Winter was a preserving season for women and to some extent for trappers. For example, it was a good time to make pemmican, the best of all concentrated foods. The ‘winter pemmican’ of the literature, which is sometimes spoken of unfavorably, was made not in winter but following the fall hunt, when the weather was likely to be unsettled and thorough drying difficult, so that the product might turn sour. ‘Summer pemmican,’ the Grade A stuff, was made in late winter and early spring. The meat, almost but not quite exclusively buffalo meat, was first dried in the way always used by trappers and Indians whenever they had a surplus following a hunt. It was cut into slices and strips an inch or so thick, scored crisscross, and spread out on racks of cottonwood poles high enough to keep it from dogs, wolves, and vermin. Not so much the sun as the wind dried it and the process, which winter cold did not affect, took four or five days. It could be shortened to three days if during the first one a slow, smoky fire was maintained under the frame, and such smoking made the product sweeter and tastier. The result was the universal dried meat, jerky or charqui, of the literature, a first-rate food in itself. It was always carried by trapping parties.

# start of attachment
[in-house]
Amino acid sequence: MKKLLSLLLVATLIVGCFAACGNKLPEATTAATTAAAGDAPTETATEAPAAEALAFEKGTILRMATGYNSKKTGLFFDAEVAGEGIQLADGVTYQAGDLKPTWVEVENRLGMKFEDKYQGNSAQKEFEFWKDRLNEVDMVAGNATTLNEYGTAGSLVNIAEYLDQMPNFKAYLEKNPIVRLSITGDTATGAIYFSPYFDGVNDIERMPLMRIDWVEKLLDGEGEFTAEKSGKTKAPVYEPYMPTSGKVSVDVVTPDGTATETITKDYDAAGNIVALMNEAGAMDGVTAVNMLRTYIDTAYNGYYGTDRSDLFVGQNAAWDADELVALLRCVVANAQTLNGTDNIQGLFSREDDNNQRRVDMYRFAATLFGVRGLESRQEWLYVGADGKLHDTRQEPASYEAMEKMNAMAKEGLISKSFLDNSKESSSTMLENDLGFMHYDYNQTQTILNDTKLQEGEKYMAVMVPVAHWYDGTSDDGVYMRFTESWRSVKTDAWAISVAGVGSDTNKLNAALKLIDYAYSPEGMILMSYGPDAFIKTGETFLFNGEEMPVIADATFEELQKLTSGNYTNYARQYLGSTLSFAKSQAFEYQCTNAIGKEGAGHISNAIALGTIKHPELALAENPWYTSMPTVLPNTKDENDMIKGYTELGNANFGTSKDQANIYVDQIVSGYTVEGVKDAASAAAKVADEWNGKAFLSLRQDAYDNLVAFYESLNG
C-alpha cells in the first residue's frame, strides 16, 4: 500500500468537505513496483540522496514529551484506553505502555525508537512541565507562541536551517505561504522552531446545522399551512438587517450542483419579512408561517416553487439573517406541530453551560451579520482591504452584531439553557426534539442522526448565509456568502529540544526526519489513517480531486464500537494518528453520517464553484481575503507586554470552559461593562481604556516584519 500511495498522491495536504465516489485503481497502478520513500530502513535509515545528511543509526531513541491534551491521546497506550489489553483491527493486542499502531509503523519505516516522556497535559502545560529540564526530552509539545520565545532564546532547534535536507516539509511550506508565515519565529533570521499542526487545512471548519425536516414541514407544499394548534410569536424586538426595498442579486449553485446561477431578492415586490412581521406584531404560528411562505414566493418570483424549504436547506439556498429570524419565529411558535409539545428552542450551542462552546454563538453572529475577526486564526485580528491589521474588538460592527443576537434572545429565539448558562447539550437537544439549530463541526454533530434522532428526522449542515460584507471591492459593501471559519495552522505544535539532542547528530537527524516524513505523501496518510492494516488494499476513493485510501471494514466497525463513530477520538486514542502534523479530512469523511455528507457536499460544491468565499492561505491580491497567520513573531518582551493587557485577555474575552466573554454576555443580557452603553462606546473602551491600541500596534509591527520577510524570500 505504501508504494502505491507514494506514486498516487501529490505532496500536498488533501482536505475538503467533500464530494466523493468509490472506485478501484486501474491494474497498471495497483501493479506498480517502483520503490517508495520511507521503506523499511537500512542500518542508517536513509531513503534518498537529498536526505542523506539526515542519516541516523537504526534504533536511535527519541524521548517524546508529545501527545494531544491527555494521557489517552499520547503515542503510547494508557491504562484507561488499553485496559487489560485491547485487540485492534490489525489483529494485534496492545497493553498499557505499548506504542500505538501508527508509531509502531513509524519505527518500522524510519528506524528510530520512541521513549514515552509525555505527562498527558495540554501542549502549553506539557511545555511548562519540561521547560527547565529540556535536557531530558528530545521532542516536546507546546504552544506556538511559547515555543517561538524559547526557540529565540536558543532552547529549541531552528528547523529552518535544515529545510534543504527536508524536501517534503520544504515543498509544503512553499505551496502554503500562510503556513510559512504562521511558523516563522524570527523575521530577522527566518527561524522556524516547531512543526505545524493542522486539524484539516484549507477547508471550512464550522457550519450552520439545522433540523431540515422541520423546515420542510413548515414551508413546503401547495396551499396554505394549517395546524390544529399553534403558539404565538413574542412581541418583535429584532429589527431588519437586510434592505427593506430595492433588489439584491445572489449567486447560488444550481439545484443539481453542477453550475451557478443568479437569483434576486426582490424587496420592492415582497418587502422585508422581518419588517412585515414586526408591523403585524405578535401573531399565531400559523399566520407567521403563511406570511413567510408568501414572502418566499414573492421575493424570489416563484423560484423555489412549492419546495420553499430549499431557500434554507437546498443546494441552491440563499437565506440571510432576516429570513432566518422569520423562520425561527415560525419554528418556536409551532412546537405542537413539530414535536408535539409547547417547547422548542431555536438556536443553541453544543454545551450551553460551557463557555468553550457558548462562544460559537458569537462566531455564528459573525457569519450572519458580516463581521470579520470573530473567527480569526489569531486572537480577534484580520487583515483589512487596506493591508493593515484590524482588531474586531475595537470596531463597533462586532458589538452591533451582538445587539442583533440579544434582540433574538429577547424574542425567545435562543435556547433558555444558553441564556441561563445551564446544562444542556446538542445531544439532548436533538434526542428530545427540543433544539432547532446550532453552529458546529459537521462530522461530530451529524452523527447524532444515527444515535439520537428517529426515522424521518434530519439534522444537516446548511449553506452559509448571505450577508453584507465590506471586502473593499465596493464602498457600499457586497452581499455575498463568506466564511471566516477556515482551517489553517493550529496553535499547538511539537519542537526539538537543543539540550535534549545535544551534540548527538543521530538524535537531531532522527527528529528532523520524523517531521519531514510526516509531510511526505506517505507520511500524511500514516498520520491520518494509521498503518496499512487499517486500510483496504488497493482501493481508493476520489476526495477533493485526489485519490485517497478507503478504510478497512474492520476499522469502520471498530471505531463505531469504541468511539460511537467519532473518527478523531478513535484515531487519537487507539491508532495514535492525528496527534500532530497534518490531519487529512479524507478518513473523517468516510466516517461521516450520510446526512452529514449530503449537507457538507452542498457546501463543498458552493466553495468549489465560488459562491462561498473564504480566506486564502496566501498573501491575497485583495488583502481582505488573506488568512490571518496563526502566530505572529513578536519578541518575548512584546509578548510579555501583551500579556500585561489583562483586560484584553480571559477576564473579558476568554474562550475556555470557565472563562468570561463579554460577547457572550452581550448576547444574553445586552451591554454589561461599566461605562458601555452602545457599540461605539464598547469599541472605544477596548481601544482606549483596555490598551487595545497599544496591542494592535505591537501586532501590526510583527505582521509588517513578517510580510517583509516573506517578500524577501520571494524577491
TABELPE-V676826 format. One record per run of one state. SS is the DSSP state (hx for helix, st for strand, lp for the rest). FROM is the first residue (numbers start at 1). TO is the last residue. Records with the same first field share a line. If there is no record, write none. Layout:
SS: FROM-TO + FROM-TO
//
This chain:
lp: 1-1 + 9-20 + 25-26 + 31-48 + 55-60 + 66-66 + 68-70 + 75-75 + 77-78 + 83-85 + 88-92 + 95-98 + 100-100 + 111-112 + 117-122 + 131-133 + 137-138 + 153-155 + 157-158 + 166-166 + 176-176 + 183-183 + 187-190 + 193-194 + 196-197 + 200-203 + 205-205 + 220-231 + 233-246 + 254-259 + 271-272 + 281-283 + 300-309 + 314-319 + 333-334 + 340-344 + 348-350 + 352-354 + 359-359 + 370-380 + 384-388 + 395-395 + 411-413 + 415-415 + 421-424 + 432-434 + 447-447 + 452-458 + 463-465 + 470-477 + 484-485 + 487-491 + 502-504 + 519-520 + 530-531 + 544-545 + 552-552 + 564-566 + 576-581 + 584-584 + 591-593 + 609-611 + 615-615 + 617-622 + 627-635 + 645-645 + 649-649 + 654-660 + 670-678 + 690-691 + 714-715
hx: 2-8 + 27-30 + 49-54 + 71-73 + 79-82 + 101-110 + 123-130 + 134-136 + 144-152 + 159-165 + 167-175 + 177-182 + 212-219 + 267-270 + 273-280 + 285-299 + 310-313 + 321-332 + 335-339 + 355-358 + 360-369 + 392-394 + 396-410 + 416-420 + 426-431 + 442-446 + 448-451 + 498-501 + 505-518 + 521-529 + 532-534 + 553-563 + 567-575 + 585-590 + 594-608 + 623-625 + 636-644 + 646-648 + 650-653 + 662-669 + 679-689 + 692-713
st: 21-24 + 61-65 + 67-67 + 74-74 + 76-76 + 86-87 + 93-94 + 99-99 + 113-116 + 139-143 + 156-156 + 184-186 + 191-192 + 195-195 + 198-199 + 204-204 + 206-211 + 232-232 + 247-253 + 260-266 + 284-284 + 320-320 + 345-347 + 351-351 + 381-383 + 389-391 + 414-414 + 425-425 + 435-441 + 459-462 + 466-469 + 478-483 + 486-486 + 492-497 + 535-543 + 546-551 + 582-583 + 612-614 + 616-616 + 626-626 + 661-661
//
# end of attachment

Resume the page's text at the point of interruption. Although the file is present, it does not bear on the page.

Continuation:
Pemmican, however, was in a class by itself. All the gristles and sinews that might be present in jerky were removed and the residue was pounded in a mortar or on a parfleche till it was pulverized. This powder was loosely packed in a parfleche bag, melted fat was poured over it, and the mouth of the bag was sewed up. Thus packed, pemmican would keep for years. It was a splendid high-energy food, a complete diet in itself. It was also a great treat (some cynics dissenting), incomparably richer and more flavorsome than jerky. It could be eaten uncooked or fried, roasted, or boiled, by itself or in combination with anything you had on hand. The luxury article was ‘berry pemmican,’ into which pulverized dried fruits of any available kind had been mixed, most often wild cherries with their stones.